So begins the Preface to Tobias Smollett's debut novel, Roderick Random (1748). Titular similarities aside, John Sladek's Roderick, or the Education of a Young Machine (1980) and Roderick at Random, or Further Education of a Young Machine (1983), collected in this entry in the SF Masterworks series as The Complete Roderick, bear many similarities to the eighteenth century novel's form. The structure of the work is episodic, with a panoply of robustly picaresque characters populating its 609 pages and driving the colourful life of its 'Candide-like protagonist' (Clute and Nichols, ESF, p. 1114) forward.
There are no shortage of playful homages to the eighteenth century novel's experimental forms, and some of the typographical jouissance the reader encounters in The Complete Roderick serves to confirm at least one oft-cited similarity between Sladek and Kurt Vonnegut. We get to read the University of Minnetonka Special Emergency Finance Committee Voting Record Part 189077 (p. 73), see what the decision tree that Roderick sketches in school looks like (p. 161), can study the solution that the robot mails to to the publishers of the murder mystery paperback Die Die Your Lordship (p. 339), review Roderick's mapping of the story of Abraham and Isaac as a flowchart (pp. 248-50), puzzle over Ma's (who turns out to be Pa, p. 312) mirror writing (p. 294), and consider the truth tables with which he simulates (with the help of a partner) the mental processes corresponding to sexual experience as the puzzling mind-body barrier that the sexual act in part is (p. 378).
The fact that the titles in their current form were intended to be concluded by a third volume that never appeared gives some intimation that the works as presented may have been considered to be less than wholly successful by their author. Sladek seems to take as much delight in satirizing the dull, drugged, repetitious nature of the exhaustive comparisons of the effects of prescription drugs and tendency to list things endlessly that characters indulge in as he does in the endeavours of his protagonist to find his way through his world, which perhaps goes some way towards explaining why the final entry to the trilogy was never forthcoming. Sladek may simply have lost interest in his robotic creation, and those readers that manage to finish the work in this two-volume form might be able to see why.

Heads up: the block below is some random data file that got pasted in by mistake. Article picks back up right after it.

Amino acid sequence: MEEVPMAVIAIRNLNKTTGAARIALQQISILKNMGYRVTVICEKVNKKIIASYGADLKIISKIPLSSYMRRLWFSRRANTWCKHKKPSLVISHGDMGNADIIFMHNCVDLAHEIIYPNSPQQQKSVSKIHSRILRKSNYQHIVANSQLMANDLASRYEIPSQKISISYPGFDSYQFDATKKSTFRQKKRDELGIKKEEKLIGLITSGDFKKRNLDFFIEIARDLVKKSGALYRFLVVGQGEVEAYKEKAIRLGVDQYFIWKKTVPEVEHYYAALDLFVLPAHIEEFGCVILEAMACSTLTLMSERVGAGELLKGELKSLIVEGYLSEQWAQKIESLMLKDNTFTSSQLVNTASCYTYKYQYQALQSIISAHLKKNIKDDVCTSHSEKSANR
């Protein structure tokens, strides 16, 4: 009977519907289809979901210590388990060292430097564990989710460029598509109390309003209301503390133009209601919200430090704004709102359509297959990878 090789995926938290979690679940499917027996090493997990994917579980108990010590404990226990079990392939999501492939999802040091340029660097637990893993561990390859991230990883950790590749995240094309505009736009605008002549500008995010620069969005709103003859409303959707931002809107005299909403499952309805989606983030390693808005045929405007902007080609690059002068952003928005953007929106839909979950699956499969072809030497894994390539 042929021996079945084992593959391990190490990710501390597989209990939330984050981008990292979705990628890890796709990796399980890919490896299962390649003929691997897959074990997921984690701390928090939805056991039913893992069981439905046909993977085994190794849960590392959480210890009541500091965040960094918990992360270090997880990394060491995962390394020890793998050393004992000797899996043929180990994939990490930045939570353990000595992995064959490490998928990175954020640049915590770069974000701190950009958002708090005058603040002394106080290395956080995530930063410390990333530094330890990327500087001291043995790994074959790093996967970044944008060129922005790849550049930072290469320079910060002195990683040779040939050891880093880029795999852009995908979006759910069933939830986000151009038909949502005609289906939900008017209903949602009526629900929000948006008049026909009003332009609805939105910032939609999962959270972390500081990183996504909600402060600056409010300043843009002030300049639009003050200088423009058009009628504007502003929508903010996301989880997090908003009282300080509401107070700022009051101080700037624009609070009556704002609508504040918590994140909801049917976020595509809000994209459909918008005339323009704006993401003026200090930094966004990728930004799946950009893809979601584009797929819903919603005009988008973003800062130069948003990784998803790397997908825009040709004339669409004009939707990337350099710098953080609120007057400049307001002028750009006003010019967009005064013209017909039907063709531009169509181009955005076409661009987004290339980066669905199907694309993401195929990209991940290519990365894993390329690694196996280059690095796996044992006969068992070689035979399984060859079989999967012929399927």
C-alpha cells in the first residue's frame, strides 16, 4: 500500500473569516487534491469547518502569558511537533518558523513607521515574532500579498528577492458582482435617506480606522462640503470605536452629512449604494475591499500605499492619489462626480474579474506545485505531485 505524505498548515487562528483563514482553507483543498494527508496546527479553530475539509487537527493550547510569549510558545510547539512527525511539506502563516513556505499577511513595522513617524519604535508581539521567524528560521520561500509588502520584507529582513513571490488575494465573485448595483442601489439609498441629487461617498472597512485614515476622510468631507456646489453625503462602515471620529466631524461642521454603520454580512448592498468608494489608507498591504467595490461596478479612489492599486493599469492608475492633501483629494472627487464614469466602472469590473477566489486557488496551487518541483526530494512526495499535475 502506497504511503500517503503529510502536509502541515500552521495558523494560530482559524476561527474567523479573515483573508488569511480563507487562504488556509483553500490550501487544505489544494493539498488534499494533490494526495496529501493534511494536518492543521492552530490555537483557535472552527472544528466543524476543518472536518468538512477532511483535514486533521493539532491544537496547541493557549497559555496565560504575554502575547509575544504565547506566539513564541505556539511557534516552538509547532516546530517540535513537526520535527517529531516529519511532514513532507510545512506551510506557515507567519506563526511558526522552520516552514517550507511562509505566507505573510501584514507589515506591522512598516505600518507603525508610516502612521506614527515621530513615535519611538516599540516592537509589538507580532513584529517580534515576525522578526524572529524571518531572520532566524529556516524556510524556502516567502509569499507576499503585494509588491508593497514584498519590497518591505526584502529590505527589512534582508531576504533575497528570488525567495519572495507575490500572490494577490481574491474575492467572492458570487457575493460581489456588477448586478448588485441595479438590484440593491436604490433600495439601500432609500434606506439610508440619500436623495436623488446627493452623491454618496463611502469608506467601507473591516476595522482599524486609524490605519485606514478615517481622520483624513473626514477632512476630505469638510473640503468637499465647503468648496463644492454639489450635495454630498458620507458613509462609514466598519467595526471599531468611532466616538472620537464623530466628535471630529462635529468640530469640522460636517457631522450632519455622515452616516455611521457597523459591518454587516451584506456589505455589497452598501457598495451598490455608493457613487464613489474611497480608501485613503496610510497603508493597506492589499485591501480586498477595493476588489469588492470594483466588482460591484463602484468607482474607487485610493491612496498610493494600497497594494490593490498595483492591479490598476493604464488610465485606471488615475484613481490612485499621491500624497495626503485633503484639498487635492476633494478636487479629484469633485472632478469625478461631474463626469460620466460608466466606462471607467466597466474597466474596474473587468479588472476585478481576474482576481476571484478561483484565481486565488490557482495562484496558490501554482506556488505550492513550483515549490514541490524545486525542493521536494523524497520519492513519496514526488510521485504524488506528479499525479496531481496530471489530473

The reader comes to feel that the work is less about the coming-to-consciousness of a robot than it is about the reader's coming-to-consciousness of the dehumanizing, robotic nature of contemporary life. The novels are set in a present that seems adjacent to our own, but slightly more desensitized: a little more hopped up, even more suffused with corrosive advertising, and prone to iterating litany-like lists as passive viewers rather than active interpreters: "we've traded away our reality. We have no past, no future, no minds, no souls" (p. 445).
Even the under-achieving, unambitious, unquestioning nature of the sphere of human activity that Roderick is exposed to seems disappointing to him compared to the tawdry banalities of the television programmes that have served to shape his perceptions as an under-stimulated and largely ignored machine consciousness. Stolen by a family of hucksters, partially disabled and sold into service as Rodini Robot ('palmist, tarot reader, seer, scryer, mystic, clairvoyant', p. 138), Roderick finds that: